As I say,

"I have Parkinson's,

 but Parkinson's does not have me."

Michael, CMC Leader

My name is Carmen Bosques.

I'm a wife, a mother, and a grandmother of six.   I Speak English and Spanish. I Received a Business degree from DePaul University.  I served six years in the  US Navy Reserved in Great Lakes, Il.  

Today, I have to add that I’m also a Parkinson patient.

 

I worked for more  than 40 years for the State of Illinois- as a Regional Manager for the Division of Child Support,  successfully managing a large bilingual team. I loved my job. Retirement was far removed from any future plans.  I could've work up to 106 years.  I felt small internal shakes but otherwise all was fine.

 

That was until one day in December 2010, when  I was diagnosed with Parkinson Decease. It took two years to accept my new life.  Plan of action, I started doing In-depth Parkinson Research,  Webinars, Parkinson Websites, etc.  With my new gained  knowledge, daily workout exercises (ie. boxing),  healthy eating and followed Doctors medical instructions made my Parkinson manageable.  In addition, I  have participated in several Clinical trials.  I will continue to participate in Clinical trials with hopes of finding a cure witch is near.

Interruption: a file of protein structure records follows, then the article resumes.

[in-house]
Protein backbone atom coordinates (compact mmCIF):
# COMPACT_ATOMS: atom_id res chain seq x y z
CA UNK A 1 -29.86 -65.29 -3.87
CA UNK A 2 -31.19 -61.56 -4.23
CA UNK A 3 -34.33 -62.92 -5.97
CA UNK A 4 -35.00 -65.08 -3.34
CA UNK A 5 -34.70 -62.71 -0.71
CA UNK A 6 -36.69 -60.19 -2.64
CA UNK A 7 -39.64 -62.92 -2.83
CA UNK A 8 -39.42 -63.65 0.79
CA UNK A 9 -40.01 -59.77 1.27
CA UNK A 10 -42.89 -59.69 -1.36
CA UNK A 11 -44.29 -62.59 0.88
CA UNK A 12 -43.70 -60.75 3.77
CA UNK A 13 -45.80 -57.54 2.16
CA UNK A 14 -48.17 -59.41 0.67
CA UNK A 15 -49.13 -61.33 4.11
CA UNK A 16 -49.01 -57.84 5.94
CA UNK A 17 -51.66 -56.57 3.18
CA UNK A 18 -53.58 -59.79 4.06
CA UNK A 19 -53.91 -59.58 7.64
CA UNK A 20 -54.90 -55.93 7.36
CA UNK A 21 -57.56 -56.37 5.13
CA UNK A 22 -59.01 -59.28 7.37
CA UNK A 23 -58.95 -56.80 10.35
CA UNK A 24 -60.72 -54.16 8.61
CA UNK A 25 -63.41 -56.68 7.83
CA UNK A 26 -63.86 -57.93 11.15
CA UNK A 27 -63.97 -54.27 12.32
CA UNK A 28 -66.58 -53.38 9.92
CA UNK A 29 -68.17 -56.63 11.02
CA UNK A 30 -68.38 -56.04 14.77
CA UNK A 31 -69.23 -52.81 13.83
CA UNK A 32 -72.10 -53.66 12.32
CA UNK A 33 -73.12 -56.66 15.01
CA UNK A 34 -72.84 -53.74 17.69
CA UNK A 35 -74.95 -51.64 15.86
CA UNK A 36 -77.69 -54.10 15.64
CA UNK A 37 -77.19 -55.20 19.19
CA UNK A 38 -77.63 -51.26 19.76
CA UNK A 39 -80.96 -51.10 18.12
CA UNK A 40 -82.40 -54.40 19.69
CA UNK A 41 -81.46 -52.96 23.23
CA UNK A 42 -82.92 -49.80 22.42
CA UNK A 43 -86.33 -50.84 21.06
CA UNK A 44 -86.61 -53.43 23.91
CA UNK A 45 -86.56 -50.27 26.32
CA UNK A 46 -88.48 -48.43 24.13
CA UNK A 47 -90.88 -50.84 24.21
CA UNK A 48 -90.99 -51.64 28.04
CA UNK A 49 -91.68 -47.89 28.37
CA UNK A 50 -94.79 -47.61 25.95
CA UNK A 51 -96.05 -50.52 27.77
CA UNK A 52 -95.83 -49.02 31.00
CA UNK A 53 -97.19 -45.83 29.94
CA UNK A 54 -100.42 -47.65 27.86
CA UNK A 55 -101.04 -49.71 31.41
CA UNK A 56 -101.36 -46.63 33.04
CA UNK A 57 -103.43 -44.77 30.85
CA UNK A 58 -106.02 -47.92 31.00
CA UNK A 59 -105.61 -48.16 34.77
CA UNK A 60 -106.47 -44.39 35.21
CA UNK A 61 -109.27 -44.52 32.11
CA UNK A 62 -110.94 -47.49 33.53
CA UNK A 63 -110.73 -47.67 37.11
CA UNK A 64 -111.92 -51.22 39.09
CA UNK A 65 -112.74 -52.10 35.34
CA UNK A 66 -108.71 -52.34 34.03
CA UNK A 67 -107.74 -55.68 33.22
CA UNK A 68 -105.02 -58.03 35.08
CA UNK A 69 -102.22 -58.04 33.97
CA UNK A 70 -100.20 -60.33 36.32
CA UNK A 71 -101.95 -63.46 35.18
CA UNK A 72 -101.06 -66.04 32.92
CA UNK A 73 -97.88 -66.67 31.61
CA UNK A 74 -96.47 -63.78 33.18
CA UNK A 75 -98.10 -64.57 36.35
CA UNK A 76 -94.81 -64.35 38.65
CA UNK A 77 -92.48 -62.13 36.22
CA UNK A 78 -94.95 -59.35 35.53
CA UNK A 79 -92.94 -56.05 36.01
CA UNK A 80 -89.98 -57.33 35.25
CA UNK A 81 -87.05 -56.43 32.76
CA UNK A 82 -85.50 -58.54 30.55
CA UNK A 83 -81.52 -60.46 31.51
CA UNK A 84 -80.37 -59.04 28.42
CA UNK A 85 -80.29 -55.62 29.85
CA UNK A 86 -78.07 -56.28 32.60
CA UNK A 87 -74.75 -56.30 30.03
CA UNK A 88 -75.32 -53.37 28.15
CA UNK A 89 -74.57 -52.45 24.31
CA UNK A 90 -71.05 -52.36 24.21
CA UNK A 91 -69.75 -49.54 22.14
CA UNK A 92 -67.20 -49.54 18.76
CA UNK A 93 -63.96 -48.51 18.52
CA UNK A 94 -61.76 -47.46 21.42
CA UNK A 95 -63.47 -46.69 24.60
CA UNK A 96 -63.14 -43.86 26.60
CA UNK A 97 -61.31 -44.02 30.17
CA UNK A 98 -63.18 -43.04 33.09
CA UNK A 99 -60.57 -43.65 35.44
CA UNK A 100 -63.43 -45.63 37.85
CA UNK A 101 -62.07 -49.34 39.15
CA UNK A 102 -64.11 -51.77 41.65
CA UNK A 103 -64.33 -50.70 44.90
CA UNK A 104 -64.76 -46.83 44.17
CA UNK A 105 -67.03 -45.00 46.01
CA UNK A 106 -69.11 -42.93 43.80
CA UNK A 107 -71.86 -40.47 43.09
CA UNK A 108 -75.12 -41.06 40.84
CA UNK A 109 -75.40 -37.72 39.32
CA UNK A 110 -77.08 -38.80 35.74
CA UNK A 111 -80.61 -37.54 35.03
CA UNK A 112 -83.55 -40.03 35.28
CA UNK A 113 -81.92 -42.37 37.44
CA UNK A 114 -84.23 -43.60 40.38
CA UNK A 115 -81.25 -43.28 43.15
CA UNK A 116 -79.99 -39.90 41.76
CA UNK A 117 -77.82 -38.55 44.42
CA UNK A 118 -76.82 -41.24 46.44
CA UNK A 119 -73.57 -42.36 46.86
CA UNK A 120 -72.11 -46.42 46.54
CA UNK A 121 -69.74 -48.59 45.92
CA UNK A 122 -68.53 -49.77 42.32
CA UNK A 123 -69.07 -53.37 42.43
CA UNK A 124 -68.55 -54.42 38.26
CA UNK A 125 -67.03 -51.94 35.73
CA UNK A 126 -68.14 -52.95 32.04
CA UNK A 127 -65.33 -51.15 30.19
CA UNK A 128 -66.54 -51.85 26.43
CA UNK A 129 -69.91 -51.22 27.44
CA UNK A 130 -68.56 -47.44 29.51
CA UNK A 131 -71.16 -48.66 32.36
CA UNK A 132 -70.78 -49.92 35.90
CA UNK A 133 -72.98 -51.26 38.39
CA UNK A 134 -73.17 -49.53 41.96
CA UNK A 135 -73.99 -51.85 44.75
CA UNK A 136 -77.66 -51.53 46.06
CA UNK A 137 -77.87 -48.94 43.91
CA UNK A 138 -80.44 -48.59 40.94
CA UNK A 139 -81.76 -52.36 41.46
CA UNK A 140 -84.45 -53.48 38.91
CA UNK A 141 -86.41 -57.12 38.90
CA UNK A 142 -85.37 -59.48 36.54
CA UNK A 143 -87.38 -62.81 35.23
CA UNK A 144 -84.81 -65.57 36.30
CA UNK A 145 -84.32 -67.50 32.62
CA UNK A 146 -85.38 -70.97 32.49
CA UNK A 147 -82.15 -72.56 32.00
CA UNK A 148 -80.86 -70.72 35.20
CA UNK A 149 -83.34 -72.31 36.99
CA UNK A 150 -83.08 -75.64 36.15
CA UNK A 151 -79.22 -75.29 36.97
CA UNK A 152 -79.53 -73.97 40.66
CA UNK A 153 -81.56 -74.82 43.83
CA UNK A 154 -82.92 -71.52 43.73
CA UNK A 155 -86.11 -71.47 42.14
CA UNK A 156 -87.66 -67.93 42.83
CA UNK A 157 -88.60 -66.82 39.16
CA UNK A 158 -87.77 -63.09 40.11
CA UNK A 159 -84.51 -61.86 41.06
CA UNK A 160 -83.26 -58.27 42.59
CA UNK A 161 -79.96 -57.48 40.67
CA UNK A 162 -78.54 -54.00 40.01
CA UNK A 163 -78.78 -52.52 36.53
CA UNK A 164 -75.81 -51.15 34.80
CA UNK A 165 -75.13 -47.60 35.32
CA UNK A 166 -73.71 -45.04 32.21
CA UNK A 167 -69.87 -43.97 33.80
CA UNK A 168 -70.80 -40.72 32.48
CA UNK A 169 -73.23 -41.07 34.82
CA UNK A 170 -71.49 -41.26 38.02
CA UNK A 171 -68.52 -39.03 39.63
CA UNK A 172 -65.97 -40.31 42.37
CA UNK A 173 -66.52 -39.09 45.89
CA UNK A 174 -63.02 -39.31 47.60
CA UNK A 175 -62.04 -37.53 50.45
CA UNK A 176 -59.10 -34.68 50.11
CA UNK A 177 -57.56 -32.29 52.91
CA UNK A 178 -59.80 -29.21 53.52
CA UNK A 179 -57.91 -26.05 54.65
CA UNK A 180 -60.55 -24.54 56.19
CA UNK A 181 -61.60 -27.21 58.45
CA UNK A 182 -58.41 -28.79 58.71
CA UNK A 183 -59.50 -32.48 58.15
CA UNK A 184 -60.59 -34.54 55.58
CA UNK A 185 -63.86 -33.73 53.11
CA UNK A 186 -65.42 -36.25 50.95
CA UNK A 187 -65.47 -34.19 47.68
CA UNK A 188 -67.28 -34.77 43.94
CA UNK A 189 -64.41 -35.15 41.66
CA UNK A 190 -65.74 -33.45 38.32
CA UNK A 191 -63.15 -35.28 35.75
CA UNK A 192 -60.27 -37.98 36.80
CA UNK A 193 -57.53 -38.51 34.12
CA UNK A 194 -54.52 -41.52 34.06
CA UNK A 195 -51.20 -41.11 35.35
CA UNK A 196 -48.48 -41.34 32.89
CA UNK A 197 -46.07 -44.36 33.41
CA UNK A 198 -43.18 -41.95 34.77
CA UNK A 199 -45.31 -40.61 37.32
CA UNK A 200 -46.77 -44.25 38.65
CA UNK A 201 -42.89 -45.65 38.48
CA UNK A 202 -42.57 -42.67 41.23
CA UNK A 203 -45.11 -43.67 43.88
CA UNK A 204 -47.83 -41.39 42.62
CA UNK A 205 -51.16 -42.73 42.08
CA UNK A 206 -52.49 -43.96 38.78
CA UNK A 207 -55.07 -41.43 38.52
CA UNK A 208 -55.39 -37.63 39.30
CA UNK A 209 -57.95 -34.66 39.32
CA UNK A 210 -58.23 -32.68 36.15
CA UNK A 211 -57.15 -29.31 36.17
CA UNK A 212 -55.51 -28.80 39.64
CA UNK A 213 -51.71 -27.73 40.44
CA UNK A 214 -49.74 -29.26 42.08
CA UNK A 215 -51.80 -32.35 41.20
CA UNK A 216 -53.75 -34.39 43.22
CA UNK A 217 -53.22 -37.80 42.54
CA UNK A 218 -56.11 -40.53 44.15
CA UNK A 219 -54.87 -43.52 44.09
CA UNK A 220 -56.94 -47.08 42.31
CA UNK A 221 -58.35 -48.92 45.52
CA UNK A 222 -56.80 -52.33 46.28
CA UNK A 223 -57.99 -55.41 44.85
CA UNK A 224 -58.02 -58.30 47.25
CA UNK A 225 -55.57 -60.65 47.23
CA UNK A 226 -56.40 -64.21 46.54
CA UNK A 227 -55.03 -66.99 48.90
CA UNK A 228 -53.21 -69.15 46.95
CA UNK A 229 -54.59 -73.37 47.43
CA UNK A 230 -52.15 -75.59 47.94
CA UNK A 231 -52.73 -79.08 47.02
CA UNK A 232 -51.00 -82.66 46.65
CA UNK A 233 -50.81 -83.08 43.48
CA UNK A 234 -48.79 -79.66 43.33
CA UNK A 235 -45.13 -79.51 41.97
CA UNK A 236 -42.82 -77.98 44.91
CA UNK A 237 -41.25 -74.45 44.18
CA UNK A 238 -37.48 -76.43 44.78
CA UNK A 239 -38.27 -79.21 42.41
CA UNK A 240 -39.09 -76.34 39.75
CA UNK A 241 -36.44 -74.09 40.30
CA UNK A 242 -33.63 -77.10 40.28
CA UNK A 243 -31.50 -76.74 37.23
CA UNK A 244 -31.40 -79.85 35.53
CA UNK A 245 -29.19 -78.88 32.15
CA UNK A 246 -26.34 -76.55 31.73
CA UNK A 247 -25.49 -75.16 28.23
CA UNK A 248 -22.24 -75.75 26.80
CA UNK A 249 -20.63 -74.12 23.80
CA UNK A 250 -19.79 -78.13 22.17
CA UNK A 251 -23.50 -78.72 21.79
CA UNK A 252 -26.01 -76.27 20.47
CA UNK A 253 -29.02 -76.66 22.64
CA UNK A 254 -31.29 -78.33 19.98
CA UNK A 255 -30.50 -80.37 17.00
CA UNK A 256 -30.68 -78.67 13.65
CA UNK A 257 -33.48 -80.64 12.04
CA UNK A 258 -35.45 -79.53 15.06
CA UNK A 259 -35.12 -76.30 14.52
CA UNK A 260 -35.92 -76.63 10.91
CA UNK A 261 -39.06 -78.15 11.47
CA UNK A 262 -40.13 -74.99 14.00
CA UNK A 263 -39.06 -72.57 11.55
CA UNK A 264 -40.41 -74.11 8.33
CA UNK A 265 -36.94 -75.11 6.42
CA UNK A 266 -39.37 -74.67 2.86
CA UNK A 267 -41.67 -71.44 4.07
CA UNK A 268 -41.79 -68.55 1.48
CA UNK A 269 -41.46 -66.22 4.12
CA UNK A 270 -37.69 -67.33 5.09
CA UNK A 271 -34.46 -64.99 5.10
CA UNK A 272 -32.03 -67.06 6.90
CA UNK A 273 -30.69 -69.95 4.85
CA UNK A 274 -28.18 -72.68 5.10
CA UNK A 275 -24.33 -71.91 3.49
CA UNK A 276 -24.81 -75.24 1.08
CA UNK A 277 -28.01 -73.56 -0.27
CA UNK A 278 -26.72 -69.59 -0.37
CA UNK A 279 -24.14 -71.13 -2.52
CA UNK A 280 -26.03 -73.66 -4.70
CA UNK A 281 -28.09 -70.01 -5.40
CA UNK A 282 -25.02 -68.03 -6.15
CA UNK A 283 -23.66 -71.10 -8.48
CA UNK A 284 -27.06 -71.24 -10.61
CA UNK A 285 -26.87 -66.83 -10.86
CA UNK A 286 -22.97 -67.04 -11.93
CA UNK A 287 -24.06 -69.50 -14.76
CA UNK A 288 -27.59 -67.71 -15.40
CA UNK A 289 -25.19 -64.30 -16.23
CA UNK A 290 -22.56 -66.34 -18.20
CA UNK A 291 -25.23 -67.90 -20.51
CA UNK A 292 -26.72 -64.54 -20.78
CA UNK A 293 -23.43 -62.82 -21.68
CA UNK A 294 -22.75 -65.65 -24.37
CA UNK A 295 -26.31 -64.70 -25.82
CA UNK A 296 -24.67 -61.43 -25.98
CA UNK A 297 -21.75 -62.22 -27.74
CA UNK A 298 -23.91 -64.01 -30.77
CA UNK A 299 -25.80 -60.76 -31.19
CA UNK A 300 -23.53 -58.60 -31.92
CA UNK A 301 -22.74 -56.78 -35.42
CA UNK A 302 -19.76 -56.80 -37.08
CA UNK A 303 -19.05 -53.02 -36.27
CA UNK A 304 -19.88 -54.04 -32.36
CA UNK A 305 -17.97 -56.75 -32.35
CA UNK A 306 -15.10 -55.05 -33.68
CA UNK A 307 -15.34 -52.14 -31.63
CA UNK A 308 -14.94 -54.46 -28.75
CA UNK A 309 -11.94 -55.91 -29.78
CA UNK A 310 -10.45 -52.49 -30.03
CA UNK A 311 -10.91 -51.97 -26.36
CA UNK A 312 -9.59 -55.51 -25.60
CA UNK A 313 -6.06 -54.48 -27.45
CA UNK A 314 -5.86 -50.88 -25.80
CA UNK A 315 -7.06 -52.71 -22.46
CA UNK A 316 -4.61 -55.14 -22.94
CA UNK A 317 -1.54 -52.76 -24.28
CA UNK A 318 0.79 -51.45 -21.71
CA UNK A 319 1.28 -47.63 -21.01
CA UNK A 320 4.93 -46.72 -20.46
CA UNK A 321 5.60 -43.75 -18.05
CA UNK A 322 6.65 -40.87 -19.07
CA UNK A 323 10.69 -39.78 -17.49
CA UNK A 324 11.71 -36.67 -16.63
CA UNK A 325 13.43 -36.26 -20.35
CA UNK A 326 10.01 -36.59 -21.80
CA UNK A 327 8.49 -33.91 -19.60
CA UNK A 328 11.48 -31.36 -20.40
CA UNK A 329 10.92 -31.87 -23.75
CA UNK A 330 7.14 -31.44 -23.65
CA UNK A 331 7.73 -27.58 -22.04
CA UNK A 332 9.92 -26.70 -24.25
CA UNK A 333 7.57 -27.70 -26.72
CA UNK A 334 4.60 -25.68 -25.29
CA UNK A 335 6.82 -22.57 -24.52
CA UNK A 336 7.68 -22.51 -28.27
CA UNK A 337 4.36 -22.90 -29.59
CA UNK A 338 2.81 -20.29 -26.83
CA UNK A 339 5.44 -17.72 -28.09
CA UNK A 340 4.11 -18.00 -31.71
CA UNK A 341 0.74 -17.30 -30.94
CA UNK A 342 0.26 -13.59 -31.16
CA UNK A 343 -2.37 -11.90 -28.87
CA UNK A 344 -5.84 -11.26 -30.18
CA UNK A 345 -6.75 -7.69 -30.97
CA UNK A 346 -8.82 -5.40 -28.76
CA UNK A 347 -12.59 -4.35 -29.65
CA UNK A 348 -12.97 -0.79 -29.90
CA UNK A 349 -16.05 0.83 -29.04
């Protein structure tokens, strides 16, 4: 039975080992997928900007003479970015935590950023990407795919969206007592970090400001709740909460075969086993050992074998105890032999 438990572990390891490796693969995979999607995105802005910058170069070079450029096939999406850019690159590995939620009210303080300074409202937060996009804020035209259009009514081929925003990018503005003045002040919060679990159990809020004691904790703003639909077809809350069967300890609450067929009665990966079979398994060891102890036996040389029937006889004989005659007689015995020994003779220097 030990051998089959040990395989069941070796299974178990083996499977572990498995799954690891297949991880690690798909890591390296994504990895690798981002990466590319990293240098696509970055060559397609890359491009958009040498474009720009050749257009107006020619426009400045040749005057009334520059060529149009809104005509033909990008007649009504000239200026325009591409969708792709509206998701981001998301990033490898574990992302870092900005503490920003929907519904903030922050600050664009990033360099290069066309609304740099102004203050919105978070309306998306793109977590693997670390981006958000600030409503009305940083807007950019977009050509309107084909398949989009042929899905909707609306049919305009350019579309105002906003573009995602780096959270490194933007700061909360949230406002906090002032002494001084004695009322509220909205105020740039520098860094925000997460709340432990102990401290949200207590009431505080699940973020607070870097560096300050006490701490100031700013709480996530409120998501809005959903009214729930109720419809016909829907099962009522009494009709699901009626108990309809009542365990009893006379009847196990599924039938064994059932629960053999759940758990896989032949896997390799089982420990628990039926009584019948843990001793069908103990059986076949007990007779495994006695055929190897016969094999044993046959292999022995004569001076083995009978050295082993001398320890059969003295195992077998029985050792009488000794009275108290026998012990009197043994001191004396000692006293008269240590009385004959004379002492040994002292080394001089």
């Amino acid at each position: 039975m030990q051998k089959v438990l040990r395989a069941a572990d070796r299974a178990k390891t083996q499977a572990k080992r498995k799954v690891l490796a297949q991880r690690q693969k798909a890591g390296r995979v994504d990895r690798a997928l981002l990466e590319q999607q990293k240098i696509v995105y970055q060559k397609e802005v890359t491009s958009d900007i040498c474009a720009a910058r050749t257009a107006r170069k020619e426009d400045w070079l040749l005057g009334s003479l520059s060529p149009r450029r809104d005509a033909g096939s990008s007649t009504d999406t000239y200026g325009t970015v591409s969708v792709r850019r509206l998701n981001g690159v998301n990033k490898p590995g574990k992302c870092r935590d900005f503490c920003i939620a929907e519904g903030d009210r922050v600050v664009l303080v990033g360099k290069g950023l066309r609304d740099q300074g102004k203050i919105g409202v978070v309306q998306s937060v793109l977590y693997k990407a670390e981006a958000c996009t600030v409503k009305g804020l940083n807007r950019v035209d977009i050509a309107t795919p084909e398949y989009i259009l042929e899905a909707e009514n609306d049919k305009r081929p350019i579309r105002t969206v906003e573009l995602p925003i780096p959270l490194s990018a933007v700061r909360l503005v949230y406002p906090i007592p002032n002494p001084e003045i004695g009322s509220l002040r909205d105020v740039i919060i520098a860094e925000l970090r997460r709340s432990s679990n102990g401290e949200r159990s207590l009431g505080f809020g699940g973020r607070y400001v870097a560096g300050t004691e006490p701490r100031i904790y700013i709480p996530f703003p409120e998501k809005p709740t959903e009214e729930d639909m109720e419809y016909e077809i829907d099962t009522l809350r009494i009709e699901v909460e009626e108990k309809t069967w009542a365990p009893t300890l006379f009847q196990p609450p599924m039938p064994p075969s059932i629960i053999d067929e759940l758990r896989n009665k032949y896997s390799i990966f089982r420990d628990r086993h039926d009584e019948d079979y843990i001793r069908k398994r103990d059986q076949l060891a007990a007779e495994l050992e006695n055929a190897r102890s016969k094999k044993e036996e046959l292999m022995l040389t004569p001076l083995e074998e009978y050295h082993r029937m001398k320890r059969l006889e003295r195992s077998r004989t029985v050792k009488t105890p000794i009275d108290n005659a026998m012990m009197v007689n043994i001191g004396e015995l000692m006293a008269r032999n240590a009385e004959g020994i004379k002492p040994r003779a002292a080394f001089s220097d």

Yes it is a journey but you now have resources to go to.
You don’t have to do it alone! Come and hear our stories you would be amazed to here about the many techniques available to you.

Carmen, CMC Leader

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 My name is Valerie Juliette Ewing,

 

        I am 72 years young. I live in Chicago, Illinois. I reside on the Southeast side in the South Shore community, where I have lived for 48 years. I am a self-taught artist. After many years of working as a biochemist, I attended Columbia College Chicago, where I received a Master’s Degree in Interdisciplinary Arts, and later served as an adjunct professor. Art has always been my passion, so I am engaged in art projects every day. The only thing that gives me more pleasure than art is spending valuable time with my four children and twelve grandchildren. After five years of teaching at Columbia, things started to get interesting. I began having a series of falls that resulted in a fractured spine. I wanted to believe I was just clumsy, but then my hands trembled for seemingly no reason, and my handwriting started to become illegible. I knew this was not like my usual self; I questioned my thoughts on doing art as I had done before.